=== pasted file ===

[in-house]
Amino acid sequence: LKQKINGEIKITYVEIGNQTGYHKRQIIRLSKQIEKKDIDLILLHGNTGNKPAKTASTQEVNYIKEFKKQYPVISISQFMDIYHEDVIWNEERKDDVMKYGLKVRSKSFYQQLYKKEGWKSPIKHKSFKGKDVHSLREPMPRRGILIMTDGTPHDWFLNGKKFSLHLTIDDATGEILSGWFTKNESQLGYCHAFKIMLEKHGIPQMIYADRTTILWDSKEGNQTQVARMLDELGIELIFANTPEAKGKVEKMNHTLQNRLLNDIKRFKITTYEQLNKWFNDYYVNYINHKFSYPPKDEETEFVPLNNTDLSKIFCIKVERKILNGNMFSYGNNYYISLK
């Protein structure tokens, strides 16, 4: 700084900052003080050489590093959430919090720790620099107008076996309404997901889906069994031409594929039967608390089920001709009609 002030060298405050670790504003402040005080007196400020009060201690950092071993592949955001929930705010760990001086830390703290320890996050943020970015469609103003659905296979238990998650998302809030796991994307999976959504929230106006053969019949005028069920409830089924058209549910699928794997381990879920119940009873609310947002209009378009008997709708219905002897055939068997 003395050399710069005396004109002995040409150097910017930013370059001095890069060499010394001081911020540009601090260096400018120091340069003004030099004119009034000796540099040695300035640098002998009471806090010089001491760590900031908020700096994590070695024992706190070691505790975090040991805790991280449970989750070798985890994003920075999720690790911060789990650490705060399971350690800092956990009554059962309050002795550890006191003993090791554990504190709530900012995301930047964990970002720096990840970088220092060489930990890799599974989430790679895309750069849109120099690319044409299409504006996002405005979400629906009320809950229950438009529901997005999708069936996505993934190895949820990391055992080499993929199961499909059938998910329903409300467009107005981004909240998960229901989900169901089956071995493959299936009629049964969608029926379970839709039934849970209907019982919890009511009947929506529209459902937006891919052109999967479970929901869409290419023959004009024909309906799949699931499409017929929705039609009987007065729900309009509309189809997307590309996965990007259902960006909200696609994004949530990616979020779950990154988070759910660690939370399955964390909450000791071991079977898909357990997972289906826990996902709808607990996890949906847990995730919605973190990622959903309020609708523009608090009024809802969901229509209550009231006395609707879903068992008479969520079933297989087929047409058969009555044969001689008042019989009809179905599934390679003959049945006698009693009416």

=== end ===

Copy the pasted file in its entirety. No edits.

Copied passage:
[in-house]
Amino acid sequence: LKQKINGEIKITYVEIGNQTGYHKRQIIRLSKQIEKKDIDLILLHGNTGNKPAKTASTQEVNYIKEFKKQYPVISISQFMDIYHEDVIWNEERKDDVMKYGLKVRSKSFYQQLYKKEGWKSPIKHKSFKGKDVHSLREPMPRRGILIMTDGTPHDWFLNGKKFSLHLTIDDATGEILSGWFTKNESQLGYCHAFKIMLEKHGIPQMIYADRTTILWDSKEGNQTQVARMLDELGIELIFANTPEAKGKVEKMNHTLQNRLLNDIKRFKITTYEQLNKWFNDYYVNYINHKFSYPPKDEETEFVPLNNTDLSKIFCIKVERKILNGNMFSYGNNYYISLK
């Protein structure tokens, strides 16, 4: 700084900052003080050489590093959430919090720790620099107008076996309404997901889906069994031409594929039967608390089920001709009609 002030060298405050670790504003402040005080007196400020009060201690950092071993592949955001929930705010760990001086830390703290320890996050943020970015469609103003659905296979238990998650998302809030796991994307999976959504929230106006053969019949005028069920409830089924058209549910699928794997381990879920119940009873609310947002209009378009008997709708219905002897055939068997 003395050399710069005396004109002995040409150097910017930013370059001095890069060499010394001081911020540009601090260096400018120091340069003004030099004119009034000796540099040695300035640098002998009471806090010089001491760590900031908020700096994590070695024992706190070691505790975090040991805790991280449970989750070798985890994003920075999720690790911060789990650490705060399971350690800092956990009554059962309050002795550890006191003993090791554990504190709530900012995301930047964990970002720096990840970088220092060489930990890799599974989430790679895309750069849109120099690319044409299409504006996002405005979400629906009320809950229950438009529901997005999708069936996505993934190895949820990391055992080499993929199961499909059938998910329903409300467009107005981004909240998960229901989900169901089956071995493959299936009629049964969608029926379970839709039934849970209907019982919890009511009947929506529209459902937006891919052109999967479970929901869409290419023959004009024909309906799949699931499409017929929705039609009987007065729900309009509309189809997307590309996965990007259902960006909200696609994004949530990616979020779950990154988070759910660690939370399955964390909450000791071991079977898909357990997972289906826990996902709808607990996890949906847990995730919605973190990622959903309020609708523009608090009024809802969901229509209550009231006395609707879903068992008479969520079933297989087929047409058969009555044969001689008042019989009809179905599934390679003959049945006698009693009416």